Experimental and Clinical Psychopharmacology
A message from the incoming editor
By William W. Stoops
As you may know, I had the honor of beginning my service as incoming editor for Experimental and Clinical Psychopharmacology® in January 2017. I have been handling new submissions since that date, but the journal remains under the watchful eye of the current editor, my friend and esteemed colleague, Suzette M. Evans, PhD, until the end of the year. Suzette has thoughtfully shepherded and ardently advocated for the journal over these past years, implementing innovations in the journal like increasing the focus on sex differences. This was an early adoption of an important trend that is now being seen in all of our National Institutes of Health (NIH) grant applications. Thank you, Suzette, for your service to the field and your support of my nascent editorship.
My goals for the journal are to maintain and increase its stature in the field, as well as to enhance the inclusiveness of the journal's audience, authors, reviewers and consulting editors. I'm only just starting down this road, but I'm excited to say that we have added more submission types for the journal, including brief reports, brief reviews and case reports, as a way to better engage a diverse audience. I'm also thrilled to have an outstanding group of consulting editors supporting the journals efforts. It is an engaged and influential group of early career and more seasoned investigators who will help to steer us towards success. The scope of the journal remains largely unchanged, but we have expanded the focus on sex differences started by Evans to include other relevant biological variables, given NIH's recent guidelines on these important factors. The scope was also edited to more strongly encourage submissions about experimental and clinical psychopharmacology research of all types (e.g., studies on the effects of antidepressants or anxiolytics), in addition to our already robust base of substance abuse related publications.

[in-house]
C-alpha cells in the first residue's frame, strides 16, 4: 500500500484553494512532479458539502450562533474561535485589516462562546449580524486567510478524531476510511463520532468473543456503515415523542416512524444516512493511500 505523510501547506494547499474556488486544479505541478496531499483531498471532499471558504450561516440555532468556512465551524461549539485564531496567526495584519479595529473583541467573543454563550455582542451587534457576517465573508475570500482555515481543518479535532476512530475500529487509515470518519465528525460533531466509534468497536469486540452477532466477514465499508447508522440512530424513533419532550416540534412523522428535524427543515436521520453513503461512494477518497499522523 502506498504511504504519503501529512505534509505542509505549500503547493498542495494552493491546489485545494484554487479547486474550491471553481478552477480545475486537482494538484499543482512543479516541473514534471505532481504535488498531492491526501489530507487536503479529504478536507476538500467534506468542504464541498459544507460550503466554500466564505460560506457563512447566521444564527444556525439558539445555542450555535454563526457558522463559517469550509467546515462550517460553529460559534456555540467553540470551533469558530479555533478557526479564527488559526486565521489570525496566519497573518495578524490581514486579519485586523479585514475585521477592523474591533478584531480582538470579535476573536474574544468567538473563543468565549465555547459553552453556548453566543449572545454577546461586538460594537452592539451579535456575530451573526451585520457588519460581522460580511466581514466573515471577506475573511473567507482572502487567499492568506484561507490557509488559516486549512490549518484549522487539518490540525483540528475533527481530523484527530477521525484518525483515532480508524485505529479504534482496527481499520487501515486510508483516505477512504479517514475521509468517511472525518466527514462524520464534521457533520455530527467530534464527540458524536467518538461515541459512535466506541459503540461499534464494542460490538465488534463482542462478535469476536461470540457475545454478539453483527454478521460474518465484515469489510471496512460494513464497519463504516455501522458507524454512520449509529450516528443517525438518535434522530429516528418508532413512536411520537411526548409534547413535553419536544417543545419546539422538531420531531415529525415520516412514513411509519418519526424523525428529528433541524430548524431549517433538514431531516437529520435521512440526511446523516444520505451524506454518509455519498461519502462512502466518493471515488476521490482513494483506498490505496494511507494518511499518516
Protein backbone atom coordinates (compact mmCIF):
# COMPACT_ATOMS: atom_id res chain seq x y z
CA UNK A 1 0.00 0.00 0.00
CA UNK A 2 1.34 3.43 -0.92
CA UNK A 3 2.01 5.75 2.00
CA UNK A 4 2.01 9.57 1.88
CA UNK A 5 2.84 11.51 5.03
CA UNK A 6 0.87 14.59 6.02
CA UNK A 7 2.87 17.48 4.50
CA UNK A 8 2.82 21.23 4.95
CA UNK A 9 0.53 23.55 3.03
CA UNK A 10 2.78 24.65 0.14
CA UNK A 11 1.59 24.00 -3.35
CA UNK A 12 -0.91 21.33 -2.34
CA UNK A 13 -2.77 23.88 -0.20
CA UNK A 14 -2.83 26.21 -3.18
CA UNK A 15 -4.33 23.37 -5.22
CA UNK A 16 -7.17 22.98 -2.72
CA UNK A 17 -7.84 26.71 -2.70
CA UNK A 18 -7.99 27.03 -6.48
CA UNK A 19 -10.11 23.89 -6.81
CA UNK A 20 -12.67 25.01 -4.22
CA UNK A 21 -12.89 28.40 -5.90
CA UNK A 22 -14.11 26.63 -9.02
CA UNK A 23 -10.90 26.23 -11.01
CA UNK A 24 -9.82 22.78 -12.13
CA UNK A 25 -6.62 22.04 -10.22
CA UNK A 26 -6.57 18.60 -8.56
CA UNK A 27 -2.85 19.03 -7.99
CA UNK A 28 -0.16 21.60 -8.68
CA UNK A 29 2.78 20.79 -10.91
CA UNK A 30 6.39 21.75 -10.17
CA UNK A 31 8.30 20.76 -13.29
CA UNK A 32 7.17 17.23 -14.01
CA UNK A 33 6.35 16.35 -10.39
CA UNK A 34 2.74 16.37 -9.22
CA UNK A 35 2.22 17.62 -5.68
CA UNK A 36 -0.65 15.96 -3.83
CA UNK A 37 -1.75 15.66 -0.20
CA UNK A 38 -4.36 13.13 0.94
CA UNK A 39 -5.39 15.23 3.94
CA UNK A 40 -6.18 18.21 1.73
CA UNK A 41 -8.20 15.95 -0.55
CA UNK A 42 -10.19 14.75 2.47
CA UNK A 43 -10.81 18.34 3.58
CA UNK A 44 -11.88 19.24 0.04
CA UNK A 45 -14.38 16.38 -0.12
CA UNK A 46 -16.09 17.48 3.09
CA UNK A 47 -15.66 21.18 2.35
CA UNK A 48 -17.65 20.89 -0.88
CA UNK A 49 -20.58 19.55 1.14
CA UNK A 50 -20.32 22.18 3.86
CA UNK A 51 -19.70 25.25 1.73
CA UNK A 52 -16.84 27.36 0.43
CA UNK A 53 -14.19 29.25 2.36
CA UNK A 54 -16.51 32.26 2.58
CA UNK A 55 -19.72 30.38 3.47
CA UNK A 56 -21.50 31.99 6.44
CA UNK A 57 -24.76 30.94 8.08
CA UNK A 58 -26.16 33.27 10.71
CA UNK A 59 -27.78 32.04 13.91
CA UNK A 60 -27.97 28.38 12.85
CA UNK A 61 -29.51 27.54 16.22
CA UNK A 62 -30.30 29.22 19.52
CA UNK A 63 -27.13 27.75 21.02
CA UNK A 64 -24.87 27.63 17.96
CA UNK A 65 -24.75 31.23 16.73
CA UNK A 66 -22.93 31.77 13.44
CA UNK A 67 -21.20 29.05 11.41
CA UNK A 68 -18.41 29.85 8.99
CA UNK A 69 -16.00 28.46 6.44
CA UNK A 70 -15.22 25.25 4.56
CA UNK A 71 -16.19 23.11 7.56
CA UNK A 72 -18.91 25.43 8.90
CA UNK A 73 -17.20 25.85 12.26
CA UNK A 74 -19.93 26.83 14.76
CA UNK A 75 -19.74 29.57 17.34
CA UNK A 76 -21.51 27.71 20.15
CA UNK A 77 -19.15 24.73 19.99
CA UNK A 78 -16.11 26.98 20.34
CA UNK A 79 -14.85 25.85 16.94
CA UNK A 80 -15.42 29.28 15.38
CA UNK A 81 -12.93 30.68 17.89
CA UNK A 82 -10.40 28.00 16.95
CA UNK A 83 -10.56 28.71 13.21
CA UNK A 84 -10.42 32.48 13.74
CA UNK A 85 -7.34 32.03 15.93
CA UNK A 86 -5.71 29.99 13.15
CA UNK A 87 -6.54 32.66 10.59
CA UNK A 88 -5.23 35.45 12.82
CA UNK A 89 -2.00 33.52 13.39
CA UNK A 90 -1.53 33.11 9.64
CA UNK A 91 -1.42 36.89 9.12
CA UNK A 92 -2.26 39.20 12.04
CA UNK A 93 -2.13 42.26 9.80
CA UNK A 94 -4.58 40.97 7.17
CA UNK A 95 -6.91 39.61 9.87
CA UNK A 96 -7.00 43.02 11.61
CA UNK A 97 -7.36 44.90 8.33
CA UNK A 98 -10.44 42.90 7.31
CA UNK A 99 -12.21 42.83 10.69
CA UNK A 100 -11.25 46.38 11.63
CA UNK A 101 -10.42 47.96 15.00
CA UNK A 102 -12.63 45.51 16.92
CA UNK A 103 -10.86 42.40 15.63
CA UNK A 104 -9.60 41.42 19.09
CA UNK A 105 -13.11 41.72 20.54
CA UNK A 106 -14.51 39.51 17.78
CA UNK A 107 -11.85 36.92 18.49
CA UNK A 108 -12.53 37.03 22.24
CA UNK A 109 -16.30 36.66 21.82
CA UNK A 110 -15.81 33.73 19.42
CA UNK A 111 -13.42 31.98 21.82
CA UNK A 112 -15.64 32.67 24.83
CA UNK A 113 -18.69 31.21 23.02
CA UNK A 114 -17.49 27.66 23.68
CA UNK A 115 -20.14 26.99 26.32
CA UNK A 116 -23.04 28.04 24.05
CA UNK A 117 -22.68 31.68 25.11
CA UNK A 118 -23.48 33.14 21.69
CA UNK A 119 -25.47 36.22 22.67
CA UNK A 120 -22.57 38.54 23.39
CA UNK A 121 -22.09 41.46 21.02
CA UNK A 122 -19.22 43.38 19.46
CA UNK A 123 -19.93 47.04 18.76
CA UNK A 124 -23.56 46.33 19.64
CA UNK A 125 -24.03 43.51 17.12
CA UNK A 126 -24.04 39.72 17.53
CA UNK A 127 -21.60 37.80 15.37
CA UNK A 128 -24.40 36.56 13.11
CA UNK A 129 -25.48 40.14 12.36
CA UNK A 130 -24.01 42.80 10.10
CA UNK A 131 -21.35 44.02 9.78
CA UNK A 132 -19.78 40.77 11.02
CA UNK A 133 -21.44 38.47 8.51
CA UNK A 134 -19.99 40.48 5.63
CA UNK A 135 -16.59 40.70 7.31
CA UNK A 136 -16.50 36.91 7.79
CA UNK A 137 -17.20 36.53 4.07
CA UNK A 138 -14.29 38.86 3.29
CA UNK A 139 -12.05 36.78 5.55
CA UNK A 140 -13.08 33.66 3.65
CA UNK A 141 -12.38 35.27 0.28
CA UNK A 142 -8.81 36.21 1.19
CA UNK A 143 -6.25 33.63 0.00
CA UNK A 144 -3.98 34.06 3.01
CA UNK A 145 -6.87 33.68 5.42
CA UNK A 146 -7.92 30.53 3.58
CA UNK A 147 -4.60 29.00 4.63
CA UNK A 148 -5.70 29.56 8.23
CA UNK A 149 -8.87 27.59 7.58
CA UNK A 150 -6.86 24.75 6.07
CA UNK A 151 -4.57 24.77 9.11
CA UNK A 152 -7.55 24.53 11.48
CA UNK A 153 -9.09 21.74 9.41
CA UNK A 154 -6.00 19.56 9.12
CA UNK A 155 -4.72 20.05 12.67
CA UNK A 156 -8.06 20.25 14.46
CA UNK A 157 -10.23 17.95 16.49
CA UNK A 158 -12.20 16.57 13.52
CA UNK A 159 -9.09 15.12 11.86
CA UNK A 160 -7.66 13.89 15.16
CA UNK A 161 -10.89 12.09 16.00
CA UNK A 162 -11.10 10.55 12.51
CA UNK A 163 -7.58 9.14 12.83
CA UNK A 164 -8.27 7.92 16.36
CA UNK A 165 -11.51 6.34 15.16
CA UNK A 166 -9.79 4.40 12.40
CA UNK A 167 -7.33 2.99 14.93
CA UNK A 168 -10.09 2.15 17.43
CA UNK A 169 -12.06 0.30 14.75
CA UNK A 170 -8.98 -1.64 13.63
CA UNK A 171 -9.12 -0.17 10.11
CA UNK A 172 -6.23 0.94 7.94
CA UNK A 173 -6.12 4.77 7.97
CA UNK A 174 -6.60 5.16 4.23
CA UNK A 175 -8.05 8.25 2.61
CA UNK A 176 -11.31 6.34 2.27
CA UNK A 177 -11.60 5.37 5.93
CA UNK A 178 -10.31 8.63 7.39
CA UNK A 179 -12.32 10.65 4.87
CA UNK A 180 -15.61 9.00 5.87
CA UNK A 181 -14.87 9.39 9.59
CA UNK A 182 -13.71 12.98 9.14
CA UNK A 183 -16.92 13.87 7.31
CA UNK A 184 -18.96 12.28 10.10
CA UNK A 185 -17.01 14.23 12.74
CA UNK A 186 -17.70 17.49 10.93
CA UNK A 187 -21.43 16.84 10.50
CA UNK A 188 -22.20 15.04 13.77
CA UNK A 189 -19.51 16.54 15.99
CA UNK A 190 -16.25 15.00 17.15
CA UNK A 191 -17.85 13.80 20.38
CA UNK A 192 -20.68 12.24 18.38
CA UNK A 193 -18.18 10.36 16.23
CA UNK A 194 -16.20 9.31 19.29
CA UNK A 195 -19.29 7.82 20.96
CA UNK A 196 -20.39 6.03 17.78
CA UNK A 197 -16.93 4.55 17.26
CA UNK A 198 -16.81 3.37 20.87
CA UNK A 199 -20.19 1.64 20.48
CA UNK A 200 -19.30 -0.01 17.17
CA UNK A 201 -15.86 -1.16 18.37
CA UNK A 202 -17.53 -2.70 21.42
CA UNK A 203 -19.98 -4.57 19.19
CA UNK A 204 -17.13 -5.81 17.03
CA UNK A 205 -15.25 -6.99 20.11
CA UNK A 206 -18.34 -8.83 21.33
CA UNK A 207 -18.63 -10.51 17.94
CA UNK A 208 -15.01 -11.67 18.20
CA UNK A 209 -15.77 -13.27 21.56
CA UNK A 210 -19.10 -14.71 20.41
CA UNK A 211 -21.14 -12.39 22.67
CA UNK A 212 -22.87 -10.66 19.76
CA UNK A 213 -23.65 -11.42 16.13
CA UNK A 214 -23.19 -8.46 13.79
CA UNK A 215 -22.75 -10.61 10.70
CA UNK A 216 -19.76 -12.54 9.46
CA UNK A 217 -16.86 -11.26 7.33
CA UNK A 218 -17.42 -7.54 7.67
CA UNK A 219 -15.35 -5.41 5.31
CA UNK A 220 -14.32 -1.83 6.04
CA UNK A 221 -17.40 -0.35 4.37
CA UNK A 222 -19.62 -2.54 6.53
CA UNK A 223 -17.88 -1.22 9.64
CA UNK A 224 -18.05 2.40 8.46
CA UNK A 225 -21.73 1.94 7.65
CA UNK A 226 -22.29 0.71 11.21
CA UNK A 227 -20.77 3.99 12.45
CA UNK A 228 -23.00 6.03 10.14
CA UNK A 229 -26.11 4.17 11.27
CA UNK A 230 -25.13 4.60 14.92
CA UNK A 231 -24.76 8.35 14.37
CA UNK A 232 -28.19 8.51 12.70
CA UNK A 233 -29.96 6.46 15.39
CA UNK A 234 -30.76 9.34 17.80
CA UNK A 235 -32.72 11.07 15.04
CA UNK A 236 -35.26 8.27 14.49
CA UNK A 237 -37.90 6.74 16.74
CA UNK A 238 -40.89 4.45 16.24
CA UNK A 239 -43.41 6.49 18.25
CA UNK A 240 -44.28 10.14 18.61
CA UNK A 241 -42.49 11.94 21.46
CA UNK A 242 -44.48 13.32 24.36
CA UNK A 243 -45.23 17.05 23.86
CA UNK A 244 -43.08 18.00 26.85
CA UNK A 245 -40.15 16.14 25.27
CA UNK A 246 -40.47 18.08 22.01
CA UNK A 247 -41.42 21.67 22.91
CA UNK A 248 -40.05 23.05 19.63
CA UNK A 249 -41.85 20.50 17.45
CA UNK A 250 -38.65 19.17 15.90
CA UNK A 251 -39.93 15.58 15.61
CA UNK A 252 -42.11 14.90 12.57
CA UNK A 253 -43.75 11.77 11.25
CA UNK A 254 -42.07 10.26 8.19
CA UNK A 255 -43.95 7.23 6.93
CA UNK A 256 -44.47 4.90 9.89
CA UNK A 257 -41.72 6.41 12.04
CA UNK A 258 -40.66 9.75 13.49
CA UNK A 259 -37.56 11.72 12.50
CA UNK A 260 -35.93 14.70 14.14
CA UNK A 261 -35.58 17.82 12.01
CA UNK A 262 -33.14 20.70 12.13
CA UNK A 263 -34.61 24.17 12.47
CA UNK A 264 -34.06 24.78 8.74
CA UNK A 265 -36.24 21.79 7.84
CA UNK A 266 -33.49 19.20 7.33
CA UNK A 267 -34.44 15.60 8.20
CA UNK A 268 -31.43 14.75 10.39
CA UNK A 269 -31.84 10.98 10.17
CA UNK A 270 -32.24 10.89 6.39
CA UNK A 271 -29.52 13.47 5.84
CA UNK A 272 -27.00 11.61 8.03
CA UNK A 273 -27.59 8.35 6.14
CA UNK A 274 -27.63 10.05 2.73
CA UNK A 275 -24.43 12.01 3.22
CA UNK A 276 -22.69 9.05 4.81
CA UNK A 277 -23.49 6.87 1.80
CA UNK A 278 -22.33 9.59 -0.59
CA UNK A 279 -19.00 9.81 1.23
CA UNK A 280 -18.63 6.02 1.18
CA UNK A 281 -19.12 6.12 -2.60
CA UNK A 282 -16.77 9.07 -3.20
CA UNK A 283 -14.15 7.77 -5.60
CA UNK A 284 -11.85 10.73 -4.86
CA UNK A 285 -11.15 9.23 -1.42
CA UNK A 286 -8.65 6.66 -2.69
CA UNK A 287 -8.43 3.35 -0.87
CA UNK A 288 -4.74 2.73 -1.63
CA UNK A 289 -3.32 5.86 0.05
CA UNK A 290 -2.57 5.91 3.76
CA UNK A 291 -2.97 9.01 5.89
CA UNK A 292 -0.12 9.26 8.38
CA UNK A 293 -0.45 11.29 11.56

Information about the journal's scope, instructions for authors and consulting editors is available online.
I encourage you to become involved with the journal—submit a paper, sign up to be a reviewer or contact me about your interest in serving as a consulting editor. Experimental and Clinical Psychopharmacology closely aligns with the interests of Div. 28 and its members; it will be made stronger by your participation.